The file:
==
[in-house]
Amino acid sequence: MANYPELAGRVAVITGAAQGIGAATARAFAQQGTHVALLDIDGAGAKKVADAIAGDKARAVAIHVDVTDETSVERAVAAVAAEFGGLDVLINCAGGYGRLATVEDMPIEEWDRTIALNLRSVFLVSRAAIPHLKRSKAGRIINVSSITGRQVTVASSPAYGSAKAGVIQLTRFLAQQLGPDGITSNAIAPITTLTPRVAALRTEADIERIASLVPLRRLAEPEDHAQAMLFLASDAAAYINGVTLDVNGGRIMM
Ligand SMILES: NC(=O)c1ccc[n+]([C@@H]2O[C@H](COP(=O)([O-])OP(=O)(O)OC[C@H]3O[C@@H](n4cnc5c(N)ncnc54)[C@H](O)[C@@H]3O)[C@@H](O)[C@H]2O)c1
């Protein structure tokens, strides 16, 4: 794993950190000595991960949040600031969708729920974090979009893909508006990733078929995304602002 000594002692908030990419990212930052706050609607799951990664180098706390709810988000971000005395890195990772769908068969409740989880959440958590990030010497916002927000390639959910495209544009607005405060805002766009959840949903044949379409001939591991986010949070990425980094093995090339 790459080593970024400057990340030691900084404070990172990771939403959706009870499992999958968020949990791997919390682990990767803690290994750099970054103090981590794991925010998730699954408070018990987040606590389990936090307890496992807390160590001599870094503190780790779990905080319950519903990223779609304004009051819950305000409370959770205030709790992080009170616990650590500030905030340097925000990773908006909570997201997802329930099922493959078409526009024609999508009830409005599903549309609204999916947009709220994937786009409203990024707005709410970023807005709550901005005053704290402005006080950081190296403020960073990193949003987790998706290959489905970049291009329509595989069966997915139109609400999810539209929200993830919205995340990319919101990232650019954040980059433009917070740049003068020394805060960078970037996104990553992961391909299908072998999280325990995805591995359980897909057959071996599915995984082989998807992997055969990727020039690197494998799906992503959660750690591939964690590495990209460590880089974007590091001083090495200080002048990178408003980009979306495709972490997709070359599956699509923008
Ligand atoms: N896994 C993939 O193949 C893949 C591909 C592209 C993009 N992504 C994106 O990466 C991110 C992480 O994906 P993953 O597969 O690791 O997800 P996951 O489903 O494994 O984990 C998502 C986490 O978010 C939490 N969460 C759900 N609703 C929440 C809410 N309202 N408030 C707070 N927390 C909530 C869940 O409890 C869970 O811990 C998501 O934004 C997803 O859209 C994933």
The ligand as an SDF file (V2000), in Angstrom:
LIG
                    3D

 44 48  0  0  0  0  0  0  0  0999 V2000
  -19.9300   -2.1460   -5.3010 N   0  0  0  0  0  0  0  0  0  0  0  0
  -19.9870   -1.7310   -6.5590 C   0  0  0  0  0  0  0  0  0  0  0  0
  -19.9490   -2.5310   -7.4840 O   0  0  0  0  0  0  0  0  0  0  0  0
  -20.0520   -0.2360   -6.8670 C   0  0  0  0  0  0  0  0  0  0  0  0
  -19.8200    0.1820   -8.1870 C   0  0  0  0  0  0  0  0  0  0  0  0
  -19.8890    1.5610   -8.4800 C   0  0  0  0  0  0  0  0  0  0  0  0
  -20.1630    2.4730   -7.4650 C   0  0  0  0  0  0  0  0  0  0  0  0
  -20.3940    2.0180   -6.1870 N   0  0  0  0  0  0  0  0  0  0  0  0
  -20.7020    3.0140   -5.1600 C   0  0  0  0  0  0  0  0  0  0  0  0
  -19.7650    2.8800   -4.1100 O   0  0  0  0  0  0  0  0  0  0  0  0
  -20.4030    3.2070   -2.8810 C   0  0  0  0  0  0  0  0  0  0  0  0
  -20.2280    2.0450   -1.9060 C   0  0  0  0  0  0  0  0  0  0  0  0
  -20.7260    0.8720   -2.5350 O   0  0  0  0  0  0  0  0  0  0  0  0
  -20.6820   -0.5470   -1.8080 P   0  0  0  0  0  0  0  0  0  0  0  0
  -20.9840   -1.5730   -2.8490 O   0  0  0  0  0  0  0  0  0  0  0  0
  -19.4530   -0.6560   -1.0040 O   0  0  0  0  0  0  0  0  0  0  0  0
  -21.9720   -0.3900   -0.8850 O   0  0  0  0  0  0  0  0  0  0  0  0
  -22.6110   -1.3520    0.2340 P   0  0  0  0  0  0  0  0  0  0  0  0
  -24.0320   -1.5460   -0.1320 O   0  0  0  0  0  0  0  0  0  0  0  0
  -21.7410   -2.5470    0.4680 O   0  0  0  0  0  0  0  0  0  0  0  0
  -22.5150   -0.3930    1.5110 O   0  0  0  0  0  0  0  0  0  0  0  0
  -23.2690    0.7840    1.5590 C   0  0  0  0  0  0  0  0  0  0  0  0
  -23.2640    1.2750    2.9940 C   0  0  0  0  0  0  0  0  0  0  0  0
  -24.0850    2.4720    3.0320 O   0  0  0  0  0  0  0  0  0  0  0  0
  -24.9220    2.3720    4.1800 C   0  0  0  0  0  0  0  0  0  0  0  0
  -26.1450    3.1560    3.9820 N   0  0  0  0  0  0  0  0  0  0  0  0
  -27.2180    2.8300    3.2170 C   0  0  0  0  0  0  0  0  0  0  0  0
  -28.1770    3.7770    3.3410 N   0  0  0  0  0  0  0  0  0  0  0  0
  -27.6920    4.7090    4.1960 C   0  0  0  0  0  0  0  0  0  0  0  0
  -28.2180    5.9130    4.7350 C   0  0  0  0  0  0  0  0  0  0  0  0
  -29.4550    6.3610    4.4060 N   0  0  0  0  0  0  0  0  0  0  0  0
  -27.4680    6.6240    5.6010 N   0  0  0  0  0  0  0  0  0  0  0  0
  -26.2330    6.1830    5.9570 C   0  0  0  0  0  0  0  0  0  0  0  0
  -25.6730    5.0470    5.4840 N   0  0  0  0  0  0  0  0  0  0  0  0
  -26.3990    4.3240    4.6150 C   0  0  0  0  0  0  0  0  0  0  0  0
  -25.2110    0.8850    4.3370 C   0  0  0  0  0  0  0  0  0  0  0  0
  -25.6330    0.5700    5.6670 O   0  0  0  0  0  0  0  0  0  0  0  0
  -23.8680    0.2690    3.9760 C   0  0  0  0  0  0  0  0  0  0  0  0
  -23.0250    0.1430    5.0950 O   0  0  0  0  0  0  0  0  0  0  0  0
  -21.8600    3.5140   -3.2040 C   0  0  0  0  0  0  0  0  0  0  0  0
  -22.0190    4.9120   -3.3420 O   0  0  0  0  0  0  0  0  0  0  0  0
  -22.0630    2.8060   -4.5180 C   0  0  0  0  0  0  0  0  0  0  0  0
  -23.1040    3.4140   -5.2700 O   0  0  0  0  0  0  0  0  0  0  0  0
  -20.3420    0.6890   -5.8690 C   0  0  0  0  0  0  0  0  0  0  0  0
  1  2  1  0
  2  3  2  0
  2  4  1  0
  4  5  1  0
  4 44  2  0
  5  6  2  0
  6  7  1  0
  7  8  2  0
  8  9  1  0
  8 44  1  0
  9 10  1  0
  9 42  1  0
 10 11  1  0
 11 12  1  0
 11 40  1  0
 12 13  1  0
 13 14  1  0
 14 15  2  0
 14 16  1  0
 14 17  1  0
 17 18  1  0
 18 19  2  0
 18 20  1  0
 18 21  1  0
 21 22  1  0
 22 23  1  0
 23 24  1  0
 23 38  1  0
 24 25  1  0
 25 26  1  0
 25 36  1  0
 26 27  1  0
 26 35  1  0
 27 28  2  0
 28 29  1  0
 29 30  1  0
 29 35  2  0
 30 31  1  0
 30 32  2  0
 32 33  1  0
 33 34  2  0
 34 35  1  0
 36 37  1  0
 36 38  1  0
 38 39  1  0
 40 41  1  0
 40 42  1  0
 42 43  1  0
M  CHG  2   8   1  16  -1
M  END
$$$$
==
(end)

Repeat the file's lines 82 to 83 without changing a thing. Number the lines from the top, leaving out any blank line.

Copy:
 24 25  1  0
 25 26  1  0